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Jeffrey A. Karp and Susan A. Banducci, "Issues and Party Competition Under Alternative Electoral Systems," Party Politics, January 2002, vol. 8, no. 1, pp. 123-141

First Paragraph:
Although the spatial model of elections has been a predominant paradigm in election studies, it has been criticized because of an empirical anomaly that parties tend to take more extreme positions than those of their voters. Recent debates over the usefulness of the Downsian model to explain party and voter behaviour have highlighted alternative models that account for the disparities between voter and elite issue positions (Iversen, 1994; Macdonald and Rabinowitz, 1989; Macdonald et al., 1991; Rabinowitz et al., 1991). Whereas the proximity or Downsian model predicts that parties are likely to adopt positions that are closer to their voters, the alternative directional model predicts that parties will adopt more extreme positions in order to generate political support among an electorate that has diffuse policy interests (Macdonald and Rabinowitz, 1989; Macdonald et al., 1991; Rabinowitz et al., 1991). Each model yields different predictions under alternative electoral rules.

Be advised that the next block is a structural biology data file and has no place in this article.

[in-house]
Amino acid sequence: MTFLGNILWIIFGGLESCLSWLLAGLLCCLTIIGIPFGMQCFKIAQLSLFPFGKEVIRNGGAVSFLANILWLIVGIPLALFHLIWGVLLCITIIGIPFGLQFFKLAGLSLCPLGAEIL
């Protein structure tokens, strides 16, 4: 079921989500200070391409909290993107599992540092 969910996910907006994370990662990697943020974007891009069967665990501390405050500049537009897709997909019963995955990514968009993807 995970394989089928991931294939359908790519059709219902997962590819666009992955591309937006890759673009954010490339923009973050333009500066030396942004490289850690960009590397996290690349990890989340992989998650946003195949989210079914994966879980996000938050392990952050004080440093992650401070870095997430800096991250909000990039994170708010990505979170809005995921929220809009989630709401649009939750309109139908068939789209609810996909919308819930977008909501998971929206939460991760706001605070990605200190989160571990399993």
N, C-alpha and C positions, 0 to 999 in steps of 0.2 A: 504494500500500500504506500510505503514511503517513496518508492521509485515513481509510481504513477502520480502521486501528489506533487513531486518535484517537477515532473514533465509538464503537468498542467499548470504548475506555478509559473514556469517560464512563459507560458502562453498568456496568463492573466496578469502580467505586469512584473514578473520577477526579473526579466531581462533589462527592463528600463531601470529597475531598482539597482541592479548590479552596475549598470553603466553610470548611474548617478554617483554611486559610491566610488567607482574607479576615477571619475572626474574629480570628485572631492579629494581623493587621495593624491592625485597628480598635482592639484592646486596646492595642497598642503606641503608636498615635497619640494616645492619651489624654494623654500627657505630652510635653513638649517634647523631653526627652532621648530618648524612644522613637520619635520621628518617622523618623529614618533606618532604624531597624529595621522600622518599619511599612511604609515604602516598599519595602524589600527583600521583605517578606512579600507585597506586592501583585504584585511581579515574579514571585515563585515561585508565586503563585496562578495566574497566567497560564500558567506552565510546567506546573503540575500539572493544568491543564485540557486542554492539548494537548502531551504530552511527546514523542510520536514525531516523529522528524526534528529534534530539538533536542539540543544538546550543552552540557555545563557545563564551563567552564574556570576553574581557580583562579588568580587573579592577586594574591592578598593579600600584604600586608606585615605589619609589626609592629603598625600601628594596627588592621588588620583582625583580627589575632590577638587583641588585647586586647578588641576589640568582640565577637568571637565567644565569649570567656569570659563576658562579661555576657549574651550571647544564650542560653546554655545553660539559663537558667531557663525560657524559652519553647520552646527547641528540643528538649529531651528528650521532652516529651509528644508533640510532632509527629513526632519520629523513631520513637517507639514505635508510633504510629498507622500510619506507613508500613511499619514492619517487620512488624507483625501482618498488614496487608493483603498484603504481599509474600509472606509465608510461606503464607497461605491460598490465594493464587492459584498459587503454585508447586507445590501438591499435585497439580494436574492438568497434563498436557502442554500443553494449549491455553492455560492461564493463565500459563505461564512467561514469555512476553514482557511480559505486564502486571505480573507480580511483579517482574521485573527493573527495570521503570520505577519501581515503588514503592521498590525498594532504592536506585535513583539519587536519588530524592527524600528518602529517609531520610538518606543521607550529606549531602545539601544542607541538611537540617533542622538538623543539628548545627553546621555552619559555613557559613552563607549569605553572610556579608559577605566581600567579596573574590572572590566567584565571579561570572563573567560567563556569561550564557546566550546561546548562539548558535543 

Figures and Tables:
Table 1. Electoral outcomes for New Zealand political parties (%)
Figure 1. Party positions under FPP and PR rules
Table 2. Proximity model: OLS estimates
Table 3. Proximity model: OLS estimates

Last Paragraph:
While we expected the directional model to be less applicable under PR, we find that it actually performs better. Parties on average took more divergent positions than they had in the past and support for these parties appears best explained by taking into account the intensity of preference. The differences in the explanatory power of the models, though, tend to be only slight. Overall, both of these issue-based models of party rankings perform better under PR than under FPP, suggesting that congruence between voters and parties on issues (however measured) improves under PR.